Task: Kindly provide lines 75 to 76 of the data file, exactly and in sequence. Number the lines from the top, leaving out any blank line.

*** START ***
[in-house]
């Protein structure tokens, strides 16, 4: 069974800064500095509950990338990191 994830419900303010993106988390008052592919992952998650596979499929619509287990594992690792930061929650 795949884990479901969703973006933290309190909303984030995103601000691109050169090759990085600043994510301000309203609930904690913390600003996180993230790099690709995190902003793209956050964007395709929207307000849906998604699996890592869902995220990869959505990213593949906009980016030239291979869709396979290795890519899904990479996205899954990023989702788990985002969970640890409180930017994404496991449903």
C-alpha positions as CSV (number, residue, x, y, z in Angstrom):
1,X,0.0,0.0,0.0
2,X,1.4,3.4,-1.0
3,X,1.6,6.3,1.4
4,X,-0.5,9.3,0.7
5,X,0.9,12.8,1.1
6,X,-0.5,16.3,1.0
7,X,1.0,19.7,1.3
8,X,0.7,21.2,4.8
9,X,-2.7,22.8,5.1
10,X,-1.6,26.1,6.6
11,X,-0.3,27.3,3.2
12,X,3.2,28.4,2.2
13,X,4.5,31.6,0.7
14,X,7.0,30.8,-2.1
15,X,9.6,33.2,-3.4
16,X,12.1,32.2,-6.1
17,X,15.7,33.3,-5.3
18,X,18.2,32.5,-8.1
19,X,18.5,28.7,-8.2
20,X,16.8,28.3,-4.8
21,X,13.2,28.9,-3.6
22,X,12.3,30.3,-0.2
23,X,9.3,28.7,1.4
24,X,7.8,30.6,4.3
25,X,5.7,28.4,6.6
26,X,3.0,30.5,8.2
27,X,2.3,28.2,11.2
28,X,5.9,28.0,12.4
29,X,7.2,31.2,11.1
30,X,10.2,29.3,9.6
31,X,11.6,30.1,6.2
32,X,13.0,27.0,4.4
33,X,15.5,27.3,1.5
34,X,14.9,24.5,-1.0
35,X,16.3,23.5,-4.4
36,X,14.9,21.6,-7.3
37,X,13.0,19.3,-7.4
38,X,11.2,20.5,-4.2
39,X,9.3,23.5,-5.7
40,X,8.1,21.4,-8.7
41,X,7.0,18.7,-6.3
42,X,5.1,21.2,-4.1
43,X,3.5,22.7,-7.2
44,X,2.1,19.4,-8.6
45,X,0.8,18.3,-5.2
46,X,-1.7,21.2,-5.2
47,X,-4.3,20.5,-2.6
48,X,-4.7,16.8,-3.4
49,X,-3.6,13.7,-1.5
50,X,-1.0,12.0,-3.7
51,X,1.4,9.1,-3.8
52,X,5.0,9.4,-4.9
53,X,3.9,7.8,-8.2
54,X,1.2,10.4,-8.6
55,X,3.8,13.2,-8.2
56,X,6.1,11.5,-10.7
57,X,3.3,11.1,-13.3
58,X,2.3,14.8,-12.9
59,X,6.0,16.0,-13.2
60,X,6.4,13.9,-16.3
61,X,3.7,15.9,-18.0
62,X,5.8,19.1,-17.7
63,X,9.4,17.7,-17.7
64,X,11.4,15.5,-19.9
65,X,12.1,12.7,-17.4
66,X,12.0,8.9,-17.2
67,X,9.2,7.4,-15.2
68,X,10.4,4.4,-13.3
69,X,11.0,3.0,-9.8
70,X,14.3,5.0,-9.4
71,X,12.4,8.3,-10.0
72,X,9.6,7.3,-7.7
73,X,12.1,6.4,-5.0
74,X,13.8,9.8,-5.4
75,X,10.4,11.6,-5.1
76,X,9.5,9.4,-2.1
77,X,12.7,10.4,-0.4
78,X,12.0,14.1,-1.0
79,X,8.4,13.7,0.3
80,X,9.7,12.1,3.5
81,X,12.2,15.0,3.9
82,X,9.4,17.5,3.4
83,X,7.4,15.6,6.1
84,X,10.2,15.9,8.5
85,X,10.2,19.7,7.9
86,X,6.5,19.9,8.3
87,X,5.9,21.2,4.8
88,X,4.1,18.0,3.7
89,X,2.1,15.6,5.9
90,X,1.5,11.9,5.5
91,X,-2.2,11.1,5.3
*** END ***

72,X,9.6,7.3,-7.7
73,X,12.1,6.4,-5.0